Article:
Joe Lowry of the International Organization of Migration was one of the many activists, humanitarian responders, politicians, and volunteers who gathered recently at the Thai-Cambodia border to witness a stunning migration of 10,000 people per day. “The sheer number of people is overwhelming,” he says to the camera as packed busses of Cambodians are unloaded in the border city of Poi Pet, and people carry their belongings in sacks and boxes over their heads.
In the first two weeks of June, according to the IOM, more than 250,000 Cambodians crossed back to their home country from Thailand, after a military junta overtook the Thai government.
While many wondered why so many Cambodian migrants suddenly fled Thailand, and if they had done so of their own will, Venerable Sovath, a Cambodian Buddhist monk and human rights defender, addressed another question in the video below, also taken at Poi Pet: why had so many Cambodians had migrated to Thailand in the first place, and what would they face upon their return?
The translation provided in a comment to the video on YouTube provides a rough understanding of Venerable Sovath’s commentary and interviews. In the first interview, a local opposition politician shares the context of Cambodia’s labor environment. For the past several months, he explains, factory workers in Cambodia have demonstrated nonviolently for higher wages and improved working conditions. Authorities have responded with violence, killing several protesters, injuring dozens, and locking up activists for months. The workers’ demands of earning a minimum of U.S. $160 per month have not been met. “So they find jobs outside the country, legally or not,” he says.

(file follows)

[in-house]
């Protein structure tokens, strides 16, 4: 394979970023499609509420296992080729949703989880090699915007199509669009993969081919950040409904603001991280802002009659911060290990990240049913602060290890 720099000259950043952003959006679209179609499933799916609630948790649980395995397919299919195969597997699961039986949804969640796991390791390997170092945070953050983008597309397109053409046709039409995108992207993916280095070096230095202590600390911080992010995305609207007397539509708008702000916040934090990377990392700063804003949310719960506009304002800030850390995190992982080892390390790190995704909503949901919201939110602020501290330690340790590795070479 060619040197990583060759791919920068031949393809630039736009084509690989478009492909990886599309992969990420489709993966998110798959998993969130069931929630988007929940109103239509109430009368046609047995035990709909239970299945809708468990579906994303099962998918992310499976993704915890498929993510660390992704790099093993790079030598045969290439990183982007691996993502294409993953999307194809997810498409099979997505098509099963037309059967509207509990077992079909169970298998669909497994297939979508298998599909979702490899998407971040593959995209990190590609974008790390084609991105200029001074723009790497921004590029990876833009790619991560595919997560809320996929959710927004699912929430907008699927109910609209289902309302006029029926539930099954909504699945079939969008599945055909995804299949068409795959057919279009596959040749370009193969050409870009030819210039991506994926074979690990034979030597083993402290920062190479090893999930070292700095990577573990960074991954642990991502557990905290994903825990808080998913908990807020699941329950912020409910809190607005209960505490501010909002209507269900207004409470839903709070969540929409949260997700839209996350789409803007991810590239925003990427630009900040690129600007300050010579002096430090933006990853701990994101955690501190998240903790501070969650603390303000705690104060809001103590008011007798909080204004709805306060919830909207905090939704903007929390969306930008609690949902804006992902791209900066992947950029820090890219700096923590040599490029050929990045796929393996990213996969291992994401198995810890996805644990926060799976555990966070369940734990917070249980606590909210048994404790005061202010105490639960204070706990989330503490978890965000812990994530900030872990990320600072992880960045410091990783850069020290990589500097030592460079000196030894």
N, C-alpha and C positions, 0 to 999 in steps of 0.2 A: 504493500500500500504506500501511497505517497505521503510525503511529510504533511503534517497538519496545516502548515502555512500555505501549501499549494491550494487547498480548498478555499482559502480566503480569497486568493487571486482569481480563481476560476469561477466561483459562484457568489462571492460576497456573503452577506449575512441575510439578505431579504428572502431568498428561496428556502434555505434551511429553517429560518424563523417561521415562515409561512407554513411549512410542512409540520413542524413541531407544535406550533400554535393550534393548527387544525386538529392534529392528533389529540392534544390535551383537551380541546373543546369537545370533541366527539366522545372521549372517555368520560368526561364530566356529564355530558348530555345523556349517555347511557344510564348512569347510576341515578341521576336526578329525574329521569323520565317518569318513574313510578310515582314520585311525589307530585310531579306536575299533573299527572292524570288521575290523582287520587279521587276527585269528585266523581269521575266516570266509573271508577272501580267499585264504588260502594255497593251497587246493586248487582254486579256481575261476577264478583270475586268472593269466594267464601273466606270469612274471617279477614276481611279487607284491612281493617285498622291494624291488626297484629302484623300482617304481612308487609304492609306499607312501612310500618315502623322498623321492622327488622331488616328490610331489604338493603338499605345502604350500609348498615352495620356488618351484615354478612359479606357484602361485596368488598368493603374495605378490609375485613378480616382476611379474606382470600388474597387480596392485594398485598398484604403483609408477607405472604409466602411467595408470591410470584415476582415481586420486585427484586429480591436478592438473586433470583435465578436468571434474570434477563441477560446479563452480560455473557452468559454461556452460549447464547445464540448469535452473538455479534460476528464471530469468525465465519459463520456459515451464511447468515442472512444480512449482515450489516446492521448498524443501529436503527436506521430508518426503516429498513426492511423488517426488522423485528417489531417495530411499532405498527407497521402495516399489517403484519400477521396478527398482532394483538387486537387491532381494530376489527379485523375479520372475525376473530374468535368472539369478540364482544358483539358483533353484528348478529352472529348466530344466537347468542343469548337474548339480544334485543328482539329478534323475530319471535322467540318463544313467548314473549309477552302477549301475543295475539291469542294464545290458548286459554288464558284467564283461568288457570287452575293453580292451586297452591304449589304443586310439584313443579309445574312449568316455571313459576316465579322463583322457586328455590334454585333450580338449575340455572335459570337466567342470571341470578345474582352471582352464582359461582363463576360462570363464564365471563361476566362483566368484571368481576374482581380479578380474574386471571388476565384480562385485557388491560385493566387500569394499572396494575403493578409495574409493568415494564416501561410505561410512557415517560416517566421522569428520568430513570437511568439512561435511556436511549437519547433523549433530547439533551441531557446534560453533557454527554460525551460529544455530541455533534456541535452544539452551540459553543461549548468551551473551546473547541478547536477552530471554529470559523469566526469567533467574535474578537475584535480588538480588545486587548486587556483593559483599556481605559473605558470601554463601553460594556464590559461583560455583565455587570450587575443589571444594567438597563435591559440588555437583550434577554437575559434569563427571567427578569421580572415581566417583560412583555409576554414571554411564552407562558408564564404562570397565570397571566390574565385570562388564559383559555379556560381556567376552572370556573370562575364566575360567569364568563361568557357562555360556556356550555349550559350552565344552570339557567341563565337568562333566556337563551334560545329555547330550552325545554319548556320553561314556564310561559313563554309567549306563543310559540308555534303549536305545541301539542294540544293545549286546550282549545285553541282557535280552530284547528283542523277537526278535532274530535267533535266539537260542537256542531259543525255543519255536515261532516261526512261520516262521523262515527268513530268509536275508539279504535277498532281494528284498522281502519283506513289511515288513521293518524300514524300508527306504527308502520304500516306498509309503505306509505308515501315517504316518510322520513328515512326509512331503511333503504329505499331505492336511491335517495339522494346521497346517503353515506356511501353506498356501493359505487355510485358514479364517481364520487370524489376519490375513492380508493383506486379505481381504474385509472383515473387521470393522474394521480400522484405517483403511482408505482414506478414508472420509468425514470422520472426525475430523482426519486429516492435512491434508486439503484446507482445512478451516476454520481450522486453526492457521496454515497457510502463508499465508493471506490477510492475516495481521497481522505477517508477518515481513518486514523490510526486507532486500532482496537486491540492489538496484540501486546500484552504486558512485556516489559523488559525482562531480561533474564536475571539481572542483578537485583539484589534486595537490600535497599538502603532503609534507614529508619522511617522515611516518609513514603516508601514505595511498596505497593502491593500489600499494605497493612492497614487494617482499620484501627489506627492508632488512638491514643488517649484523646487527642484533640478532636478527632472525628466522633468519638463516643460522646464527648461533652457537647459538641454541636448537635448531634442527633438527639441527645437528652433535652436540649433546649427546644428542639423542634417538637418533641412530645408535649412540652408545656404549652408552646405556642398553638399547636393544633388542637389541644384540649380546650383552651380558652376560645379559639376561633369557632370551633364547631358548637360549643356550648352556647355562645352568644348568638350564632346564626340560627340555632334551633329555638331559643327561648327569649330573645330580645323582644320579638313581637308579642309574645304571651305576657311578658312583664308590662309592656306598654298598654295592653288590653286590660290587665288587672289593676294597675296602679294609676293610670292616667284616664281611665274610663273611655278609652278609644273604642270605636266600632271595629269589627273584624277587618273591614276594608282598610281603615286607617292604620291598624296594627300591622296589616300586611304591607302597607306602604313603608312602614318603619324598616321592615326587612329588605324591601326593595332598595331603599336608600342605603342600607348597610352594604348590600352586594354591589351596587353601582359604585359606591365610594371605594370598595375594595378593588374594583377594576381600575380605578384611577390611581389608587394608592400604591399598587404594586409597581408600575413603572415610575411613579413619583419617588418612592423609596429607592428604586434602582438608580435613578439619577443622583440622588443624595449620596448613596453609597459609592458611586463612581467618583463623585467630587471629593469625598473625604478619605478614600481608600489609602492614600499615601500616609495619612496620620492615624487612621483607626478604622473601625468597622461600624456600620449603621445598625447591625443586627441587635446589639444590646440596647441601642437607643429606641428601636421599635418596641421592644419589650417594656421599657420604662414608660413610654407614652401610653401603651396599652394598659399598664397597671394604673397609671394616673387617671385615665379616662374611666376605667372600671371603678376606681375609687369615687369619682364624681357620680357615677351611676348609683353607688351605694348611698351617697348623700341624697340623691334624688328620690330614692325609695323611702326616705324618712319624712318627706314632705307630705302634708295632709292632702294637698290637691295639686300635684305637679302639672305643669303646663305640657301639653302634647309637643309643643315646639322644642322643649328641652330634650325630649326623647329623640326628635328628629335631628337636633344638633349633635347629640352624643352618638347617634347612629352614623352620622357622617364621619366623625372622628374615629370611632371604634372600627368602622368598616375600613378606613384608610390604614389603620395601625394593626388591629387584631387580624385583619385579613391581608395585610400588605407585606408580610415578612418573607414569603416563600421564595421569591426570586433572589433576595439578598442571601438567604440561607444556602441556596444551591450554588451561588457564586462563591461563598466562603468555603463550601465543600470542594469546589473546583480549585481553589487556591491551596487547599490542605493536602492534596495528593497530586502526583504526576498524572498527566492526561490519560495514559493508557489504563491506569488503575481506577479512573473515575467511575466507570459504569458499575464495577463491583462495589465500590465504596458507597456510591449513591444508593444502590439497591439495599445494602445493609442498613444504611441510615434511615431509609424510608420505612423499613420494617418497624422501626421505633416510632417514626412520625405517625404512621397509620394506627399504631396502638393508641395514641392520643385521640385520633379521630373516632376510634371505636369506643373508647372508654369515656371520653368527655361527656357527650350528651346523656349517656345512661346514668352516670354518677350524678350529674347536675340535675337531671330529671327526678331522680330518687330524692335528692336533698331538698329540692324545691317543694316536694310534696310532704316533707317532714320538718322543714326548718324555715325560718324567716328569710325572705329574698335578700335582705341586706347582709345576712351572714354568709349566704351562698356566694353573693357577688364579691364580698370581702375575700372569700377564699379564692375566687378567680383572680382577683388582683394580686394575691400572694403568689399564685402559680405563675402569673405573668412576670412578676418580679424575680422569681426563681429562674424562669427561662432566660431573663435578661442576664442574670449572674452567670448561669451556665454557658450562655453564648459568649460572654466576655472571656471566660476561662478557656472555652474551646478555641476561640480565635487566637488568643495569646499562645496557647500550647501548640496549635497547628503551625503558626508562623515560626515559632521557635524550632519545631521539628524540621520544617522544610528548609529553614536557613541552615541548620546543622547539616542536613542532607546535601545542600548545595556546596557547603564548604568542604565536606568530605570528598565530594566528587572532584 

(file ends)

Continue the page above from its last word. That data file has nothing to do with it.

As Global Voices explains, many Cambodian workers move to Thailand for its $10 per day minimum wage, compared to no fixed wage in Cambodia, where workers earn among the lowest salaries in the region. In late June, Cambodia’s Prime Minister Hun Sen addressed the crisis publicly for the first time. The Phnom Penh Post quoted him as stating, “Although wages here are lower than what you earn in Thailand, if you compare to fees you spend to get illegally to Thailand, it is not so much less… working in our country is safer.”
For more videos of the reverse migration from Thailand, see this video playlist on the Human Rights Channel.
Photo: Video still from Youtube user Sovath Loun of Cambodian migrant workers fleeing Thailand.